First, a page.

1972. A decorated Marine, Scott Camil was a leader of the Vietnam Veterans Against the War. Richard Nixon's Justice Department hauled Scott and other vets before a grand jury, and then, just as they were about to protest at the Republican convention, indicted some of them - the Gainesville Eight - for conspiring to violently disrupt it. The case ended in an acquittal without the presentation of a defense.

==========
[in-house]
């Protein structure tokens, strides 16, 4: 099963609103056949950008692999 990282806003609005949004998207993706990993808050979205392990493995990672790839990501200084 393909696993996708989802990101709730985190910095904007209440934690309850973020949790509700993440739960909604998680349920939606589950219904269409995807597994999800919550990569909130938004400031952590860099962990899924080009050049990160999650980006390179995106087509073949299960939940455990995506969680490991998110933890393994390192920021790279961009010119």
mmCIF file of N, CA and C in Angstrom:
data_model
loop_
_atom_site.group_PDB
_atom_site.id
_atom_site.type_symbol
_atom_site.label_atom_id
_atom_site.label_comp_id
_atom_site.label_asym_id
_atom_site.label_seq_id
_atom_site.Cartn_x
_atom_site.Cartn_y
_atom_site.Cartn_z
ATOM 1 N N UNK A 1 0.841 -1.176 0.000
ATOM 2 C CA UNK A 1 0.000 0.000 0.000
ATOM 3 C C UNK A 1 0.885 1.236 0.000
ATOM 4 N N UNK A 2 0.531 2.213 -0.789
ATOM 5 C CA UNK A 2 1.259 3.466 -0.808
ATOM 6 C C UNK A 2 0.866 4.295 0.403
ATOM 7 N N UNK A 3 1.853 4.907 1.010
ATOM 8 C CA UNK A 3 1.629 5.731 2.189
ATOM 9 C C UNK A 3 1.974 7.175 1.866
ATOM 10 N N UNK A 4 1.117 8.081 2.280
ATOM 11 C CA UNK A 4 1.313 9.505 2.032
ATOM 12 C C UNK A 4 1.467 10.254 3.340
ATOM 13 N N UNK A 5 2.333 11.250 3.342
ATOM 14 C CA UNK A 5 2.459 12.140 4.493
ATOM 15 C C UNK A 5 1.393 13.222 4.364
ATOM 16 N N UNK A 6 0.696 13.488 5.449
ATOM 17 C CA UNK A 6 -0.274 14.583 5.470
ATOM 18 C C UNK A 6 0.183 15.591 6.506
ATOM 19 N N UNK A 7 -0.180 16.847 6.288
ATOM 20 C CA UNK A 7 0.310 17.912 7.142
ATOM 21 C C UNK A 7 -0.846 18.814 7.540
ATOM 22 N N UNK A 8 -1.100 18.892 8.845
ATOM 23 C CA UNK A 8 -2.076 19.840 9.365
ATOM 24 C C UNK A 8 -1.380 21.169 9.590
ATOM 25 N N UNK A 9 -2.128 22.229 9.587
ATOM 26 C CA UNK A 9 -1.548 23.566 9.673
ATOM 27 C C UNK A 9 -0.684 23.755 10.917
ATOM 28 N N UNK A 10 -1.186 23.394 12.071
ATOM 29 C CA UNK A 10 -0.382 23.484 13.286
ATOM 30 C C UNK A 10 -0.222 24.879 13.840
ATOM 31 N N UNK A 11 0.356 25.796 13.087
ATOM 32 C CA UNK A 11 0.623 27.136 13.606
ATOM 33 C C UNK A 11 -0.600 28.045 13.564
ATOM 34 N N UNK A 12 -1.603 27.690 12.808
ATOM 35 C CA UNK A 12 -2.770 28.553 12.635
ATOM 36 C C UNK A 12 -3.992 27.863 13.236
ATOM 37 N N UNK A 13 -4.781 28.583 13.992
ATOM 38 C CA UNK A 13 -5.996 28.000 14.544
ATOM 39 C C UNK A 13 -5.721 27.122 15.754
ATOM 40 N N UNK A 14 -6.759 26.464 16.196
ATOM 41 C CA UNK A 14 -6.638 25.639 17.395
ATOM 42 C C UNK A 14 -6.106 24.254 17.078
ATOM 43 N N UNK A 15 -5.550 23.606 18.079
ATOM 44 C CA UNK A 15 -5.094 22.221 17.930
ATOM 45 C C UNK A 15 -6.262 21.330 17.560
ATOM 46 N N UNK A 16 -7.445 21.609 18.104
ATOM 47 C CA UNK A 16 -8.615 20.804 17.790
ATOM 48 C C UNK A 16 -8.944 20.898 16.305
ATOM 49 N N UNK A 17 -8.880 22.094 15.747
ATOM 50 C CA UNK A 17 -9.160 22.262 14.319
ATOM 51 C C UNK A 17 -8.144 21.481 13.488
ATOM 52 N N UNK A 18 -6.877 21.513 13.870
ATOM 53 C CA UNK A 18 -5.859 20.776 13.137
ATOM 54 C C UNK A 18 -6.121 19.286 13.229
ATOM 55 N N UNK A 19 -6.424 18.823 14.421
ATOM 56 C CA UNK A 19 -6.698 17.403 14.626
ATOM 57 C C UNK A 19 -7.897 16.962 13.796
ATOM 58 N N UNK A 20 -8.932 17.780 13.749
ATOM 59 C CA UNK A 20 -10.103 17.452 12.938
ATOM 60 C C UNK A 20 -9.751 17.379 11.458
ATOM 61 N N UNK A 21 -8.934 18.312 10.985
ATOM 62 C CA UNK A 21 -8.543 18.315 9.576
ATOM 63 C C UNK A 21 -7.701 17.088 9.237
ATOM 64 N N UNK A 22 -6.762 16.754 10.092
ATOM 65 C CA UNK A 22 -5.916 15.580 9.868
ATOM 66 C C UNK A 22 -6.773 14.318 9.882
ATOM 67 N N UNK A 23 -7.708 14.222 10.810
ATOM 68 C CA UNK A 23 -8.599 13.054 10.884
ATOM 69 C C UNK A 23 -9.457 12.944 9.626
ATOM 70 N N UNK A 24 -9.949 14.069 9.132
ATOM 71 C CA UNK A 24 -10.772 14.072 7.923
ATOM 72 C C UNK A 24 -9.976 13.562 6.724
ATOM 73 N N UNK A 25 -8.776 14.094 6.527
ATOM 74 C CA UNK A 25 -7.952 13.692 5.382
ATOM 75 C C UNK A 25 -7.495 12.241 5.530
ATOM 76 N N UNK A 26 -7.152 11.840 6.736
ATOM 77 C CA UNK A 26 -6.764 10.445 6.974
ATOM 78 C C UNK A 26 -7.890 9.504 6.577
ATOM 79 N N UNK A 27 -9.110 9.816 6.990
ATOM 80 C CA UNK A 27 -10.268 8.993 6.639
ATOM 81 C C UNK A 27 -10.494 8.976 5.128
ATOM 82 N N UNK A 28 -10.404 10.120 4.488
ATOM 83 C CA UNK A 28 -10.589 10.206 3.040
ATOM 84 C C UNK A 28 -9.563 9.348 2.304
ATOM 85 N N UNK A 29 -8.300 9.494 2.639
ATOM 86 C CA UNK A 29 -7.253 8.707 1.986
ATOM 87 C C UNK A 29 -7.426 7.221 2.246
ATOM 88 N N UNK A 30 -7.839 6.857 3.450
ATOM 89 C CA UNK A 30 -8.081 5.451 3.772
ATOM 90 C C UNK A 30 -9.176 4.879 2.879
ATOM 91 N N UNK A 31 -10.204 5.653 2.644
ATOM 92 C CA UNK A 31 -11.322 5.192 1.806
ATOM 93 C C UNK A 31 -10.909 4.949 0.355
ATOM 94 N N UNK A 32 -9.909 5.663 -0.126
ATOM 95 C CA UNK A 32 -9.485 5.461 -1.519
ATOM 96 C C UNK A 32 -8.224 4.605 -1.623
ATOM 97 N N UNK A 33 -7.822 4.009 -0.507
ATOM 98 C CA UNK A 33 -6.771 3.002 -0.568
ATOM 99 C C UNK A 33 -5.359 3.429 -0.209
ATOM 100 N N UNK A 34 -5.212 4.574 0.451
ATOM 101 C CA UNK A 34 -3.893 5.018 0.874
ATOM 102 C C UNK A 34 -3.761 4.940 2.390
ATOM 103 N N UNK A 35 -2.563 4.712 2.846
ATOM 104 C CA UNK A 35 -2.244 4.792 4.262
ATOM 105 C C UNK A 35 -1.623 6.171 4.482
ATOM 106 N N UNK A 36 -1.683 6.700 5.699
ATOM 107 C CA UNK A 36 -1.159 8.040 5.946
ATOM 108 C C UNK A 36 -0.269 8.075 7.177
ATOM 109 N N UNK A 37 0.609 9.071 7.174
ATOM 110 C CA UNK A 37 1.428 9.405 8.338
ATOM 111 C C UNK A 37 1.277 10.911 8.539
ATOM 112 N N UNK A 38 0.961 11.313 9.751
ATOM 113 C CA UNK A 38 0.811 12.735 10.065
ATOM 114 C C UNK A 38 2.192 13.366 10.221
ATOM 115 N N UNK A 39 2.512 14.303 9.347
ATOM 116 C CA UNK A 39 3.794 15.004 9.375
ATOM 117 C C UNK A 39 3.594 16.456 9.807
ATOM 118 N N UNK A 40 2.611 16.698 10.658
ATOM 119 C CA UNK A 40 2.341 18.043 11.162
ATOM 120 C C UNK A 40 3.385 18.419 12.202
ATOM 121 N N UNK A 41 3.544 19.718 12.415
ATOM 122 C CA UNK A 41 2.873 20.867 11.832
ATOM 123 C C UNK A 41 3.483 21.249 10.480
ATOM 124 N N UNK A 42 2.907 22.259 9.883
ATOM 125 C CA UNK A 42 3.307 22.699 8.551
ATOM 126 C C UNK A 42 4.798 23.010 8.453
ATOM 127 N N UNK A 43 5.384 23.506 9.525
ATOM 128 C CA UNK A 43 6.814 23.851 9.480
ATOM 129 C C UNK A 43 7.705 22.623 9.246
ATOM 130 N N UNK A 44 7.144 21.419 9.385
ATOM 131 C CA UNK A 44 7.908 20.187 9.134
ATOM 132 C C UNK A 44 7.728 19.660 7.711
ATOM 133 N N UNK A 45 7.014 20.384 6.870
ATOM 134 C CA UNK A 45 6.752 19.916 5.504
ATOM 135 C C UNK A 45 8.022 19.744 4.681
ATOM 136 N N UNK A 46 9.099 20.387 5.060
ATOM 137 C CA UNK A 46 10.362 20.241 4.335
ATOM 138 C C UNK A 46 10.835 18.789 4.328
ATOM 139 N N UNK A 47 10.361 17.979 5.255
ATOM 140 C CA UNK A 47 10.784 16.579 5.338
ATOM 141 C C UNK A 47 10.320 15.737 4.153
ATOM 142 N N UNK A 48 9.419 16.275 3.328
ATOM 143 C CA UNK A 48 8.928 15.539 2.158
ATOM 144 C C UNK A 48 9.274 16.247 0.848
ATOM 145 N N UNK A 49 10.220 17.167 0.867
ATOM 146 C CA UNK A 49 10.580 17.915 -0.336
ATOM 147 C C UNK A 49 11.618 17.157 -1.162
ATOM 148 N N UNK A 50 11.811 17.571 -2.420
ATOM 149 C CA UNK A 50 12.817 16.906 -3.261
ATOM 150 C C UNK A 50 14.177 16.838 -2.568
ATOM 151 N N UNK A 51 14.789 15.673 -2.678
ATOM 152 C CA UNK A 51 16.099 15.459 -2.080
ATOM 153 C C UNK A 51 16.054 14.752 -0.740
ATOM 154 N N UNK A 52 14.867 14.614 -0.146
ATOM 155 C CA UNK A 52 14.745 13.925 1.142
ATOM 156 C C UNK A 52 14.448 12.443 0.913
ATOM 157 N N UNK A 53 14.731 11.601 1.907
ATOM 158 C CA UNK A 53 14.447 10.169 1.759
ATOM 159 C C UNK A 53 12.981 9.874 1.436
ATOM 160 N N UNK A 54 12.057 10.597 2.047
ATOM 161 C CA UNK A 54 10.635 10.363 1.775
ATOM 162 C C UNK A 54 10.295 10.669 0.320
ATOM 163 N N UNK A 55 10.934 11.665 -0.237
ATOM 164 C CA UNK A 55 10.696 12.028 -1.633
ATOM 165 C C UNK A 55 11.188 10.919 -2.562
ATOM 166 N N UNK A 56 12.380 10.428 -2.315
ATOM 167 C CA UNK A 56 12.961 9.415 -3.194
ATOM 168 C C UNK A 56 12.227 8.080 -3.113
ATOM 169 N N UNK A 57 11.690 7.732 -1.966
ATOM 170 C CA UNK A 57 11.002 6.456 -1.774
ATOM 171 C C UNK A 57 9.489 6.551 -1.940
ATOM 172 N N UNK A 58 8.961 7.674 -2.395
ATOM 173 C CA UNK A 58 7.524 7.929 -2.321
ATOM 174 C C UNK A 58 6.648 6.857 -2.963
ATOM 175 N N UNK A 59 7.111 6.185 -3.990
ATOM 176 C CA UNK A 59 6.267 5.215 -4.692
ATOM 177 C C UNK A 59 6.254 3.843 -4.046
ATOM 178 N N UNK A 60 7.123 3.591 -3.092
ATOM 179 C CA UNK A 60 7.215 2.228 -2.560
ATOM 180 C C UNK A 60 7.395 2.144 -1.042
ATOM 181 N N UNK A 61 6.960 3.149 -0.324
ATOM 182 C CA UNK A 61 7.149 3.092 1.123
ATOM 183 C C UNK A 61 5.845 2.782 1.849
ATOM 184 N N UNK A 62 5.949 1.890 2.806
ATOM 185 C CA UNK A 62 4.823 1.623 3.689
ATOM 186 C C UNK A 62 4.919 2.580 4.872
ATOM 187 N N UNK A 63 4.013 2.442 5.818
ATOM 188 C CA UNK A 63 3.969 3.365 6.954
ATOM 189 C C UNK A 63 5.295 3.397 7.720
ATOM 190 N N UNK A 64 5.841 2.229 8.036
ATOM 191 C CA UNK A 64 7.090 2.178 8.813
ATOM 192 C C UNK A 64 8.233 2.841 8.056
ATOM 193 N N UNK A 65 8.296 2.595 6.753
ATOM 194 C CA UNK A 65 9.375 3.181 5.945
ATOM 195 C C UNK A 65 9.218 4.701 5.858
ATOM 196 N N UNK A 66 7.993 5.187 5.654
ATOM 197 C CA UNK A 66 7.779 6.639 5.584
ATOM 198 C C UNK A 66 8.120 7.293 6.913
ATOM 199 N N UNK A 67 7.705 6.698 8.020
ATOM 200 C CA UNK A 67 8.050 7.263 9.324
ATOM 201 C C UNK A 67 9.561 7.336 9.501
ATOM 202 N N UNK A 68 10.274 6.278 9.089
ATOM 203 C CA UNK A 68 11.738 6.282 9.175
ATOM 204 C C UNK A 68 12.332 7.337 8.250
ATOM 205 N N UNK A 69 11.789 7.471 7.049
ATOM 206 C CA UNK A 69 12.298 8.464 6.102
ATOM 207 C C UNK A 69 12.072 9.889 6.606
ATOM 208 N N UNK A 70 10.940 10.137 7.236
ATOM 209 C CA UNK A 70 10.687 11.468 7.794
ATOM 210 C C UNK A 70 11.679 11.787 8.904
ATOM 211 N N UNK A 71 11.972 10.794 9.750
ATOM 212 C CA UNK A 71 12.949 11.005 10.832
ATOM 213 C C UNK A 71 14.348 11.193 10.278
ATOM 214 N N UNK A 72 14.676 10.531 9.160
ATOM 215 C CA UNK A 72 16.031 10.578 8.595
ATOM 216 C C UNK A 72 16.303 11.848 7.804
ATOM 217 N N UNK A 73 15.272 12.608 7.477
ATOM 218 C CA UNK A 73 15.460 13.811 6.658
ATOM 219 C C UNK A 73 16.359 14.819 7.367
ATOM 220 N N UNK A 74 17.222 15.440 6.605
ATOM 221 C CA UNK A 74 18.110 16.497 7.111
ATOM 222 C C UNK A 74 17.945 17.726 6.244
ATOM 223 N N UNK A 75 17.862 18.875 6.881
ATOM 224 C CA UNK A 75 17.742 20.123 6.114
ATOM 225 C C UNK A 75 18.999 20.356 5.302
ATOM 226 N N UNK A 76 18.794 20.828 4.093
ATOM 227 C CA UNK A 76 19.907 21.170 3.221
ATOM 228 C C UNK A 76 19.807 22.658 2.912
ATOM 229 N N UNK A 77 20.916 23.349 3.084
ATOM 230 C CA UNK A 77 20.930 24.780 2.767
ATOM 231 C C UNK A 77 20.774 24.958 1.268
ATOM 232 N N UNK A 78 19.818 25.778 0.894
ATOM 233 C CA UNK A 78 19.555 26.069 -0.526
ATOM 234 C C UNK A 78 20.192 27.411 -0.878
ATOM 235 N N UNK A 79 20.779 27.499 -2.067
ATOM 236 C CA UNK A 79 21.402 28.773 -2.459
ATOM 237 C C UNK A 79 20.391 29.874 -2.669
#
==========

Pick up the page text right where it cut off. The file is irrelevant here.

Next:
Before, I was so open that anybody could come into my house. And they just filled the place up with cops. When we were before the grand jury, our lawyers even worried some of us might be government agents. Then the judge put U.S. Attorney Guy Goodwin on the stand and asked, "Are any people subpoenaed before the grand jury government informants?" Goodwin said, "No." So we picked those people to work on our defense for the Gainesville trial. But Goodwin had lied under oath. Emerson Poe was one of my best friends. My girlfriend and I used to babysit for his wife and him. When she had a miscarriage, we took care of his kid while they were at the hospital. Poe had been right with me as assistant regional director of VVAW. He worked with us when we met with lawyers, talked strategy, and he even helped us select a jury. And then we're sitting there near the end of the trial, and Jack Carrouth, the prosecutor, calls him. Emerson Poe gets up--and he's one of them. It blew me away. I couldn't believe he could be an informer, but the whole time he was reporting back to the FBI.